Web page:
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Thursday, December 1, 2011

Preparing for the Atlantic crossing

 
Rolled oats; tick. Tea and coffee; tick. Long-life milk; tick. Books (dozens of them); tick. Enough fresh fruit and vegetables for three weeks; tick. A freezer full of prepared meals for rough days; tick. Loo paper; double tick - imagine running out of that mid-Atlantic!
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Preparing and provisioning for a three week Atlantic crossing is a mission. In theory (and mentally) we’ve been doing it for five years and are confident Bandit is fully stocked, well equipped and ready to go, but I can’t help having a last minute panic. There just seem to be so many last minute things to do even though we consider ourselves fairly organised.        
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A blue water ocean passage is always a challenge, especially shorthanded, but our shake down passage from Gibraltar to the Canary Islands (via Morocco) brought smiles to our faces. In a stiff breeze Bandit went better and faster than we expected. A solid boat weighing 18 tonnes (and that was before the Turkish rugs, Italian marble ware , Sicilian pottery, Moroccan tagine dishes, 20 kg of Italian pasta and 20 litres of Spanish olive oil went on) she proved she had the legs to cope with the strong wind and big swells.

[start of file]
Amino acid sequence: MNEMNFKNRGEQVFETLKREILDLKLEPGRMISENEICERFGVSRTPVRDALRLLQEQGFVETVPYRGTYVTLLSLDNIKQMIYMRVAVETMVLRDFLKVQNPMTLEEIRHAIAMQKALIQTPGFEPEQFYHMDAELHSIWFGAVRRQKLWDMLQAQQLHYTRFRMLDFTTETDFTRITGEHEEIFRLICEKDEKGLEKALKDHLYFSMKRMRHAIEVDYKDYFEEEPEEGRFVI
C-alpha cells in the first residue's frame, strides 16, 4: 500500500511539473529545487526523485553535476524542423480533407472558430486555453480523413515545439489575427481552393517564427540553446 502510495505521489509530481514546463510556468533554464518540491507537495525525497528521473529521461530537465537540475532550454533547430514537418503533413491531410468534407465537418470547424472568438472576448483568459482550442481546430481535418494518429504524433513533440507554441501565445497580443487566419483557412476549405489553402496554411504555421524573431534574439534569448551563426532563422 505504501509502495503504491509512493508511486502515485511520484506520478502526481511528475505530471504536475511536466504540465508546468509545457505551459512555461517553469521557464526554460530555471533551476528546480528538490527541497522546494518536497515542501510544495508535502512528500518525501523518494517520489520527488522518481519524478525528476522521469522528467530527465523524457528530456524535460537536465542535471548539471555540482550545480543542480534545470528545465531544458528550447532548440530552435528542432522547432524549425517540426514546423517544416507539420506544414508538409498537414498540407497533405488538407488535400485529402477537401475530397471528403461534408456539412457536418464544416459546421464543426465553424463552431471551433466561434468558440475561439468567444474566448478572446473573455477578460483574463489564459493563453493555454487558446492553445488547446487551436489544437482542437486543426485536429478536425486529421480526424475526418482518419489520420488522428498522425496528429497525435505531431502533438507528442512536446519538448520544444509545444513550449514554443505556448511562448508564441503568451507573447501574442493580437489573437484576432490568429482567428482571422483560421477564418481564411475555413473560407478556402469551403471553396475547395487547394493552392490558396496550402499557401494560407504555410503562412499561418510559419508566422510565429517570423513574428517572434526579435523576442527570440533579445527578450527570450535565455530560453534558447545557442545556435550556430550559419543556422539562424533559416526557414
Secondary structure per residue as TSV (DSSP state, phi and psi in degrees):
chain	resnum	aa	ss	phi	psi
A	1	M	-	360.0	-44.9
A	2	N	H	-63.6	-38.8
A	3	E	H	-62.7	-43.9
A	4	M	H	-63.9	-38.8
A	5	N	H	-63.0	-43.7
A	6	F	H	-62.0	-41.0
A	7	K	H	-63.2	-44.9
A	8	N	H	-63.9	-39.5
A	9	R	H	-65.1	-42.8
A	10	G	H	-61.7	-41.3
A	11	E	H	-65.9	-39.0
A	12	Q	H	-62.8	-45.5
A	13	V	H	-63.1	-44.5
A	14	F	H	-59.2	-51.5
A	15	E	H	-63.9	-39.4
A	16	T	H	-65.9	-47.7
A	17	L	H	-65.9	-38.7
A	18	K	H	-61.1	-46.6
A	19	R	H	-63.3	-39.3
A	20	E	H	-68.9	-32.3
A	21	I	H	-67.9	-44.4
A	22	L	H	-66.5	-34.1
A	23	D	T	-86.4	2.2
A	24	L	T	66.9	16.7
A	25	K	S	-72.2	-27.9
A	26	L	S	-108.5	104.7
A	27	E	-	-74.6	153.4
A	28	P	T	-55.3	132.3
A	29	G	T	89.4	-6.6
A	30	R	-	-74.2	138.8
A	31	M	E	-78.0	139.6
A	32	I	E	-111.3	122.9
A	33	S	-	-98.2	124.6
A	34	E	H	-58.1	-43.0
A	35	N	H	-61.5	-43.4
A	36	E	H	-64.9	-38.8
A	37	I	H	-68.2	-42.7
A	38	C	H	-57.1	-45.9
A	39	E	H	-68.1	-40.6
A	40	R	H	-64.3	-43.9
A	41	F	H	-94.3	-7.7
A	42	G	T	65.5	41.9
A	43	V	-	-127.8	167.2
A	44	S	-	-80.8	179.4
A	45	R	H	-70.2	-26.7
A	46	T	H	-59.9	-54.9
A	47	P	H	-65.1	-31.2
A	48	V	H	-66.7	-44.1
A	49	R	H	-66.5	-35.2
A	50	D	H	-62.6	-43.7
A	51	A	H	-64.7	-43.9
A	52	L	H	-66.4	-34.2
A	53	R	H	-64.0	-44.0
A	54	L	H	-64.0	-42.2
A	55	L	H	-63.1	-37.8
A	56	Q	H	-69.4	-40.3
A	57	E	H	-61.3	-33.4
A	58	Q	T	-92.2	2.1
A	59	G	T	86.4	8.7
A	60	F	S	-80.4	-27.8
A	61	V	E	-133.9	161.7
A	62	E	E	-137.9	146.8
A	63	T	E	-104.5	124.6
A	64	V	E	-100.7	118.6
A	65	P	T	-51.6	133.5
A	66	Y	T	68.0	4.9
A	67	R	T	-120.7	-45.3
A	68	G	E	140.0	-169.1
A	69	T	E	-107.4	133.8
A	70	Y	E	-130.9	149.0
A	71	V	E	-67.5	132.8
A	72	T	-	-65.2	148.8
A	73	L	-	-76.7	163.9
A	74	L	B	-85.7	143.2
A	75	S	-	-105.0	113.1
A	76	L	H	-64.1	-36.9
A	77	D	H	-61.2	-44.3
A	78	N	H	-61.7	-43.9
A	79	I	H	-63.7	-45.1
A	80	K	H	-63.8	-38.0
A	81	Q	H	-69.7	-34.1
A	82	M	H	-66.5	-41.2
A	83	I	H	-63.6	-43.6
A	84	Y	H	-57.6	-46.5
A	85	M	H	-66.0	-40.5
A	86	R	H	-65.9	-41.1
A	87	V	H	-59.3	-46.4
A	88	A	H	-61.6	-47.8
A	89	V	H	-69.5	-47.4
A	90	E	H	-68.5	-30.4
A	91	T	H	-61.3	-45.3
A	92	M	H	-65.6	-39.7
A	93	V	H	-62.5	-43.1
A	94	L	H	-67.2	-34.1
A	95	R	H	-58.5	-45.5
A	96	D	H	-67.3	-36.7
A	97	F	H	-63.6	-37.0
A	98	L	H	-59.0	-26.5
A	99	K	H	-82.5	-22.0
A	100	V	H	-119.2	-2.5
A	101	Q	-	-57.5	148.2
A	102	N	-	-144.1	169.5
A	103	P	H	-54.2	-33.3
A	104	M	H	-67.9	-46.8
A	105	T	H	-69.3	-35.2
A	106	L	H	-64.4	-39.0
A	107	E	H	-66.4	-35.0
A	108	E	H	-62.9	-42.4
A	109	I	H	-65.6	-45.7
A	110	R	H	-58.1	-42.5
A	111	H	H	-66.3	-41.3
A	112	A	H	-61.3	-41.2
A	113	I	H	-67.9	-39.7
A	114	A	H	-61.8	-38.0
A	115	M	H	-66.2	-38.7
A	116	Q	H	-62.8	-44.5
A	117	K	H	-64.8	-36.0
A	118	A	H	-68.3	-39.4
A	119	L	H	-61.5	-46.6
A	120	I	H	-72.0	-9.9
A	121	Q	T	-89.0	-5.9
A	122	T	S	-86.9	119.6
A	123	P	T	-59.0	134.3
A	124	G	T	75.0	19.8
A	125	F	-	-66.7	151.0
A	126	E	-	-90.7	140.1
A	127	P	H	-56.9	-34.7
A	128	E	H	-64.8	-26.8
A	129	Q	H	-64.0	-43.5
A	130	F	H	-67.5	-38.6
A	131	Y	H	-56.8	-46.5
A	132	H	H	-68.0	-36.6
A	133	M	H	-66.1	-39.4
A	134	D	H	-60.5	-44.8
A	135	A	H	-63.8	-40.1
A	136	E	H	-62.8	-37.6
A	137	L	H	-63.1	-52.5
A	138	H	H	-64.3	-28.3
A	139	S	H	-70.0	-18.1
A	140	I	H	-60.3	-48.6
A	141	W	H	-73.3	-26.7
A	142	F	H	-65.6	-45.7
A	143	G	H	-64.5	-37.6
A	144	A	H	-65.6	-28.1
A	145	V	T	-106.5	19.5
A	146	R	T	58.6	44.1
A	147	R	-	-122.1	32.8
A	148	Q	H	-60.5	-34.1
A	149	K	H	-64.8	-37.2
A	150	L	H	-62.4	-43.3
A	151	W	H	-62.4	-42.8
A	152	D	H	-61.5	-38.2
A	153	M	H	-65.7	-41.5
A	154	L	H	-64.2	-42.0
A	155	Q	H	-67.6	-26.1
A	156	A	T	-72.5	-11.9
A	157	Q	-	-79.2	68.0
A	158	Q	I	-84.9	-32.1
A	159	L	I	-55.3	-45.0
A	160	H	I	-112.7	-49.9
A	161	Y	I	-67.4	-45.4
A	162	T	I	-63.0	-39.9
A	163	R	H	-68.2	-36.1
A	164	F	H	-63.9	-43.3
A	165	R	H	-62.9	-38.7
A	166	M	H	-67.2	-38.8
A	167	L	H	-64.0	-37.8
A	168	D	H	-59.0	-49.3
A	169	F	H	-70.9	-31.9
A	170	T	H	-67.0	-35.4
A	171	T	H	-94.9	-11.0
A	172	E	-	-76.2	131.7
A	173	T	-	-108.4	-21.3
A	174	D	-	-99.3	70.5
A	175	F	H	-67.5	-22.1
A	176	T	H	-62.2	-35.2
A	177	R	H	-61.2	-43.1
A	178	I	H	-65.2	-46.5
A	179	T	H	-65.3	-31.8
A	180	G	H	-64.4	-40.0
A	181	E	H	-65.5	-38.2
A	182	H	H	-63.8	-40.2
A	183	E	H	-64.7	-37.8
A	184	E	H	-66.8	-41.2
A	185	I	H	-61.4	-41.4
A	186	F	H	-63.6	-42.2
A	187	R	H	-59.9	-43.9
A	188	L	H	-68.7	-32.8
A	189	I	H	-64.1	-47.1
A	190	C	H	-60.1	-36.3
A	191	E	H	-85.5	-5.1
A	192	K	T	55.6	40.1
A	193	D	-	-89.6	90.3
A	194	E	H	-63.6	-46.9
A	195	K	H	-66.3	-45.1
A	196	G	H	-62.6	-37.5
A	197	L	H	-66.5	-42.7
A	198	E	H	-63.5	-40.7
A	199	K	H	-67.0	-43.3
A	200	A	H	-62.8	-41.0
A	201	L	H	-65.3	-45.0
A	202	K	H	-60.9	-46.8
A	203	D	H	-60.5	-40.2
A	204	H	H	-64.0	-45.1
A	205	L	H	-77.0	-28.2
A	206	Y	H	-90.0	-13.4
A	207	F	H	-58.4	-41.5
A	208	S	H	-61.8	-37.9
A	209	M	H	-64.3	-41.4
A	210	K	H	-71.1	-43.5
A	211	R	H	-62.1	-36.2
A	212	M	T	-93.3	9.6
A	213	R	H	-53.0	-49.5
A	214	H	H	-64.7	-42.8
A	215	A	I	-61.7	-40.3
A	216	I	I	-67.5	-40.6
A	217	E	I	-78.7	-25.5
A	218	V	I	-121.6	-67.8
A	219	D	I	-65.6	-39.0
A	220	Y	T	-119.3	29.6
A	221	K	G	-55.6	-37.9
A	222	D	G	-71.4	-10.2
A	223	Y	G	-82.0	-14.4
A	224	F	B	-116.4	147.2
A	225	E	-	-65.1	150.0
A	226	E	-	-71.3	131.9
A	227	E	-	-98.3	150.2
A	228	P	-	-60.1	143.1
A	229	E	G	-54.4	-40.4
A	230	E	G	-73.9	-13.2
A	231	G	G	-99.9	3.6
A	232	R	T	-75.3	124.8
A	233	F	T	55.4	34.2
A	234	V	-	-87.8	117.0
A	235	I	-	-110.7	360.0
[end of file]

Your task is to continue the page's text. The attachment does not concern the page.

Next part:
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The only aspect we found difficult was adapting to broken sleep…..although our night watches (four hours off/on) were made easy at times with pilot whales and dolphins accompanying us.   For those who know nothing about sailing…..no, we cannot anchor at night, yes will go three weeks (give or take a day or two) without \seeing anything but ocean and no, the Atlantic isn’t a frightening prospect – it’s far safer than driving down State Highway One.
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Will we get bored? Strange as it seems – there probably won’t be time. There’s navigating, (David navigates by the stars with a sextant as well as GPS), constant watches, meals to prepare, the boat to keep clean and tidy, emails and blogs to write and of course all those books to read as well as snatching sleep whenever possible.
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While we’ve done two Atlantic crossings before, we feel complete novices (and a little nervous) going into this one but are looking forward to the challenge. And, once out there on the blue Atlantic with those lazy swells rolling by, the days getting warmer and catching plenty of tuna and mahi-mahi, we’re confident it will be bliss.










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